Locusts & Wild Honey and the Life of the Parish

Last week, Deacon Presberry wrote about how “Church isn’t out for summer”. It does have seasons – liturgical seasons. And just like we gear up for sprinklers and strawberries in the summer and snow shovels and hot cocoa in the winter, we can prepare for the Church seasons of fasting and feasting through intentional liturgical living.

Liturgical living means merging the liturgical seasons and celebrations with the rhythm our lives. It’s making what we eat, when we party, when we don’t, how we decorate, how we pray, and what we read connect to the life of the Church. It’s for the young and not so young, for families of all ages and shapes and sizes.

Consider trying and inviting others in  your parish to try these:

  • Invite your neighbors over for a Pentecost bonfire and smores.
  • Celebrate the anniversary of your daughter’s Baptism by praying for her as a family, lighting her baptismal candle, and having her favorite meal for dinner. Ask her to invite her best friend over to join you.
  • Eat blackberry pie on Michaelmas and saying the Prayer to St. Michael the Archangel as a family. If you’re brave enough, allow the kids to have a (plastic) sword fight after dinner in the backyard.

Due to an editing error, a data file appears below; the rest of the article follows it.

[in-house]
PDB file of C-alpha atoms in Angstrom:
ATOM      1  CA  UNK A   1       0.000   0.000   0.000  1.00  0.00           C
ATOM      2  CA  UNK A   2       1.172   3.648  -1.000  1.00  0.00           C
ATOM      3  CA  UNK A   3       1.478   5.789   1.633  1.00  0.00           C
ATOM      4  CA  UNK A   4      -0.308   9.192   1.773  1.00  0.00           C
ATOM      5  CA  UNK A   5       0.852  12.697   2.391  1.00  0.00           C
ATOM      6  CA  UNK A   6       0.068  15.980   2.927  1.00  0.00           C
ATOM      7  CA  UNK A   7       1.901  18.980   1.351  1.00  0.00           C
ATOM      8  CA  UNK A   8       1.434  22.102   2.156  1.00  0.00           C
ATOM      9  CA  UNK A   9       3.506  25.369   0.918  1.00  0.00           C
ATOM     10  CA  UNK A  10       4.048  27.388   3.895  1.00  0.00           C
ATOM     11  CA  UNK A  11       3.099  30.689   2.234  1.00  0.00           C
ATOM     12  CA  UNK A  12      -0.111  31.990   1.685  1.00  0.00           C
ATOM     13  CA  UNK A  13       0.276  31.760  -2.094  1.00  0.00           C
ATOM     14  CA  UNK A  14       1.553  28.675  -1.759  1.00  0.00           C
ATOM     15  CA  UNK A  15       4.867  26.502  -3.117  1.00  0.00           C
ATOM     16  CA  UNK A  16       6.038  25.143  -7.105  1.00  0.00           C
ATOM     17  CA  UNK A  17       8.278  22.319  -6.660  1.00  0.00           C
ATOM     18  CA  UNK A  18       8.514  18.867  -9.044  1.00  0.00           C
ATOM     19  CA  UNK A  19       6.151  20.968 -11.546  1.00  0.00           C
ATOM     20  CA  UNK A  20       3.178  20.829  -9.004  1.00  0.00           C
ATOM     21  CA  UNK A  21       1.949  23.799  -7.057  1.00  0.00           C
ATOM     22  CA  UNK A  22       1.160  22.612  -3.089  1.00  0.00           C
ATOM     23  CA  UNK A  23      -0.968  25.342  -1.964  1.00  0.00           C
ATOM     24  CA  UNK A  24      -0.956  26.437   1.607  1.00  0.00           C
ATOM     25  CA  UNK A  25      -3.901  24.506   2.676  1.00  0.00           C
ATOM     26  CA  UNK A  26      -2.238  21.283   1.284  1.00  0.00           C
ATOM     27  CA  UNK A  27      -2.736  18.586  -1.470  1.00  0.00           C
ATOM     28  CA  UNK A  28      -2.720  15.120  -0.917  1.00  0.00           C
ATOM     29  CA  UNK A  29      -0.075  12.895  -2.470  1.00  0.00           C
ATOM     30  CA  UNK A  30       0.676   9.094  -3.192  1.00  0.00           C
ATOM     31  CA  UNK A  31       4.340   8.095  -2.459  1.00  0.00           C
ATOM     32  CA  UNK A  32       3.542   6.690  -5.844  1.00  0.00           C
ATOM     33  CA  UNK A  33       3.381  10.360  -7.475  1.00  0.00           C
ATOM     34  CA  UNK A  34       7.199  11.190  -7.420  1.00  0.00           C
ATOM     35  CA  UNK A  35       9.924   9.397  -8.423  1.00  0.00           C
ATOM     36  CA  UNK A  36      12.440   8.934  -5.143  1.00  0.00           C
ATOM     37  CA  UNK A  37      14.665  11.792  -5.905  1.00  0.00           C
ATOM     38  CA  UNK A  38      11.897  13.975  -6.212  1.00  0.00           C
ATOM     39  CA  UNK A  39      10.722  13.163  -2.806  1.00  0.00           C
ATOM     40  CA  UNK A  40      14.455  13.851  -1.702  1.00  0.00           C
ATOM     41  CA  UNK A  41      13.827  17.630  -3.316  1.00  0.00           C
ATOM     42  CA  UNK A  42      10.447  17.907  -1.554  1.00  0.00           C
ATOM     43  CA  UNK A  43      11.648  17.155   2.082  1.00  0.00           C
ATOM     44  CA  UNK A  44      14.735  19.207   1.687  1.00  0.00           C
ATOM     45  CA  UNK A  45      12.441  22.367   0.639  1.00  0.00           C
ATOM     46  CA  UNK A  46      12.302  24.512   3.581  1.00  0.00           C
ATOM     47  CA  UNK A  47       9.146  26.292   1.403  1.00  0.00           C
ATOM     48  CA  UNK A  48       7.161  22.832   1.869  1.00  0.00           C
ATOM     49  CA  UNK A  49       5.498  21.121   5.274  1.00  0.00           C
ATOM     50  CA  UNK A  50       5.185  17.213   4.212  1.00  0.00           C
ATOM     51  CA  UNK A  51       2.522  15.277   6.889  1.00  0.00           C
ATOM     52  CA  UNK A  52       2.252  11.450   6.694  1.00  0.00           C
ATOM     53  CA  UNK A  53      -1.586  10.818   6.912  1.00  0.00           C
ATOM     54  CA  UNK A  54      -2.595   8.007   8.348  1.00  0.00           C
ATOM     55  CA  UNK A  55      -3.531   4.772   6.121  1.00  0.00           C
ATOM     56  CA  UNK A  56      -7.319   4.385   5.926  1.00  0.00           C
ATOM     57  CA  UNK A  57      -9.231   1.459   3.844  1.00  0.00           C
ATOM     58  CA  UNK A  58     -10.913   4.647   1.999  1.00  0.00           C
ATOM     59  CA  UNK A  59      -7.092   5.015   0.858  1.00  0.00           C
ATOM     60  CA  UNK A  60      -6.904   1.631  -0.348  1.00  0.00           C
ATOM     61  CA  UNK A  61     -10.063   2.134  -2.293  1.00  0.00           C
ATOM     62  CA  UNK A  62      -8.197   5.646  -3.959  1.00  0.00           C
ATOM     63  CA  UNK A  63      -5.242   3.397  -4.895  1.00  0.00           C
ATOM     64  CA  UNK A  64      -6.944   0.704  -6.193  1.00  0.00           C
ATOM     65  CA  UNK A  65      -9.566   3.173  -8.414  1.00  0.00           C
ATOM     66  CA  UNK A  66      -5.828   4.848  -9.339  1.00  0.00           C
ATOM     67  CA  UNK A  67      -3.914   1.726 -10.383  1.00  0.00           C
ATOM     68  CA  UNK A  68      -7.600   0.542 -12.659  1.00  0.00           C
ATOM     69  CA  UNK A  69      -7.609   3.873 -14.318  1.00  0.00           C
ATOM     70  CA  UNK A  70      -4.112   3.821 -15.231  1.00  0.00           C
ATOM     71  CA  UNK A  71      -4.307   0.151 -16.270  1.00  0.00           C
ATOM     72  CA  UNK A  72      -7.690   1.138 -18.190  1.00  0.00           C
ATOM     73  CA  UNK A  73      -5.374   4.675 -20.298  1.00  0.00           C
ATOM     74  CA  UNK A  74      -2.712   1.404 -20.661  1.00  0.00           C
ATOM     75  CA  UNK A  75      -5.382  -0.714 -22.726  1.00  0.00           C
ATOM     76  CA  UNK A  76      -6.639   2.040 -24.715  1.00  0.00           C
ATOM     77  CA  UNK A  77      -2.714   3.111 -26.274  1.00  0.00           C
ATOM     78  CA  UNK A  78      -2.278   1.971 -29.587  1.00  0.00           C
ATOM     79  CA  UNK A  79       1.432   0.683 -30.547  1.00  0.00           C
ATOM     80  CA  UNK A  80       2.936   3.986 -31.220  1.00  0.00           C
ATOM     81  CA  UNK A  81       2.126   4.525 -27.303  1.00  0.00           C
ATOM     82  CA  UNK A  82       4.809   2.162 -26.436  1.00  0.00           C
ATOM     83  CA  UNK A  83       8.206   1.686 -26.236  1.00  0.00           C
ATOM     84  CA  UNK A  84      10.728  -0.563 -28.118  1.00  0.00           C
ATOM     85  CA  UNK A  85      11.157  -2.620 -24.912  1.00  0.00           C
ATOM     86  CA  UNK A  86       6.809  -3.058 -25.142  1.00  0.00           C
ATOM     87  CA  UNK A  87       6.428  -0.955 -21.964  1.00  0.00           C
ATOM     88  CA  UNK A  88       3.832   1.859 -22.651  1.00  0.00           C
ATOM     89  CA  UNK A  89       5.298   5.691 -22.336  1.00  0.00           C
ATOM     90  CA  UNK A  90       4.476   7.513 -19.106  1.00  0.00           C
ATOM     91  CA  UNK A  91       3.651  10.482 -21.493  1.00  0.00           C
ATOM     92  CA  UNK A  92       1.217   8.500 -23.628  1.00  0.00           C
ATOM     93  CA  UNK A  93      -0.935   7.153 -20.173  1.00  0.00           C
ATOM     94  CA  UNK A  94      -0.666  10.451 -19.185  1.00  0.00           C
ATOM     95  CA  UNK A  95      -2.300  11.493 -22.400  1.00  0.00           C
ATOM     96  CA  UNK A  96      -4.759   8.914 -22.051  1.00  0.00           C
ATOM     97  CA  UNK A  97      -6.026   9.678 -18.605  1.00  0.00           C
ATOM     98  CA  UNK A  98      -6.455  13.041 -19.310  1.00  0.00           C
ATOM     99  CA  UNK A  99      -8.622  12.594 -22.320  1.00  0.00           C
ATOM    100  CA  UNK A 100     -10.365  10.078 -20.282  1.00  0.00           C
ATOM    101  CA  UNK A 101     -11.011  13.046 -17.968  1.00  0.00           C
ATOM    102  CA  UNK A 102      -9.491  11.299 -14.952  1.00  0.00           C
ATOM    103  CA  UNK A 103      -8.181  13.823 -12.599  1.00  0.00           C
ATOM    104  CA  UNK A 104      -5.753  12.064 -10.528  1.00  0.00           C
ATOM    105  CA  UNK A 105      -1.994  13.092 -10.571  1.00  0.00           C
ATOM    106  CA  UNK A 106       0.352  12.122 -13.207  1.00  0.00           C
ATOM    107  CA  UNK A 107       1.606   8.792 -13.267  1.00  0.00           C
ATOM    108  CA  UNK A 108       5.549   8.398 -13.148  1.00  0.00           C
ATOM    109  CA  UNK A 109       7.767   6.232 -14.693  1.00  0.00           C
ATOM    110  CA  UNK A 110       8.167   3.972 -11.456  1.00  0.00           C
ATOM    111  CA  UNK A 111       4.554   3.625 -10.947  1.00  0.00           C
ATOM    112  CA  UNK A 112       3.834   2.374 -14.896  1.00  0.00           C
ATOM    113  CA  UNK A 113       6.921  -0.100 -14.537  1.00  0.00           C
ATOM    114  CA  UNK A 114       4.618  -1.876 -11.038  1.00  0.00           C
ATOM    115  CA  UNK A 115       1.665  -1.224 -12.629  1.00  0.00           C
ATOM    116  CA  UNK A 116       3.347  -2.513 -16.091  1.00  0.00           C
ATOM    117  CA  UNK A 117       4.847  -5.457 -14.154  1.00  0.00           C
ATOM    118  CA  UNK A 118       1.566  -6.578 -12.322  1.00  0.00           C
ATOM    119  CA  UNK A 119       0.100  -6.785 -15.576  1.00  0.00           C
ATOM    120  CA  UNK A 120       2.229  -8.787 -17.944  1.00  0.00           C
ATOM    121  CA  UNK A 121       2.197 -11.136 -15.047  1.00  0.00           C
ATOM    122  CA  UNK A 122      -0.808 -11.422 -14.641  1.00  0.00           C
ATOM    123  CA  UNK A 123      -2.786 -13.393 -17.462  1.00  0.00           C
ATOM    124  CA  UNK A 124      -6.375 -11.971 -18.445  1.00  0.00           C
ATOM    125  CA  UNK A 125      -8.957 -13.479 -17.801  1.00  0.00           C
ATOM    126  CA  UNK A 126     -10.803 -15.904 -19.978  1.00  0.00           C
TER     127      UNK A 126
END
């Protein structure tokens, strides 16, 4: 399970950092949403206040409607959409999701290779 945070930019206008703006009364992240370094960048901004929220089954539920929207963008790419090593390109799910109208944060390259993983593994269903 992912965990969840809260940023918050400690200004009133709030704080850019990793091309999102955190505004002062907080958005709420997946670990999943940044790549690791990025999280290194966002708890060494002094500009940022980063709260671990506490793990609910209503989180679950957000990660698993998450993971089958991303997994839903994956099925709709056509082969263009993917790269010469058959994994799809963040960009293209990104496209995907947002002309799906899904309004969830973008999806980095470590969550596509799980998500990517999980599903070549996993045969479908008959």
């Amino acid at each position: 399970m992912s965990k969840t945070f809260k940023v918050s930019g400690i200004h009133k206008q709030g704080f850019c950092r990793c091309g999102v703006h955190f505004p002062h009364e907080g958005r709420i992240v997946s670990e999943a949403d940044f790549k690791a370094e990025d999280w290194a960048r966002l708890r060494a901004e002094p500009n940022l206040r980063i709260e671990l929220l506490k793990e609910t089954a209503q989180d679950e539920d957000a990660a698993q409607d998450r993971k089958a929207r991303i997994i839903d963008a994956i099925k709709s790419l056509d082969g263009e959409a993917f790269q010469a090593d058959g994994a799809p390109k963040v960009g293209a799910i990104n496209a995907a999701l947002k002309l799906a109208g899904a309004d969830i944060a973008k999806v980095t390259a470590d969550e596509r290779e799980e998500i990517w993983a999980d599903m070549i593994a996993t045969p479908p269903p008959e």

• Chalk the doorway for the Epiphany. When folks ask, explain why.
  • Invite friends over for the Feast of St. Joseph, preparing a simple St. Joseph’s table, and praying a decade of the rosary together before dinner.
  • Schedule a date night with Adoration followed by a sushi dinner on the Feast of St. Andrew the Fisherman.
  • Visit a cemetery and pray for the dead on All Souls Day. If a co-worker’s family member has recently died, pray for him or her and tell your co-worker you did.
  • Read Scripture as you build a Jesse tree through Advent. When your family and friends visit, tell them about it.

These “shallow end” experiences offer a time to explain why we feast and why we fast. They provide an opportunity for parishioners to directly engage those in their personal mission territory: their co-workers, friends, neighbors, and family.

Some great sources for simple, user-friendly resources for liturgical living:

This Saturday, for the Solemnity of John the Baptist, we’ll have a family discussion about St. John, how excited he was about Jesus coming, what sacrifice looks like, and what a “garment of hair” really is. We’ll also be eating these “locusts and wild honey. Here’s to praying that something will stick (other than just the peanut butter and honey on little fingers).

How can your parish support families and individuals in liturgical living?

0 replies

Leave a Reply

Want to join the discussion?
Feel free to contribute!

Leave a Reply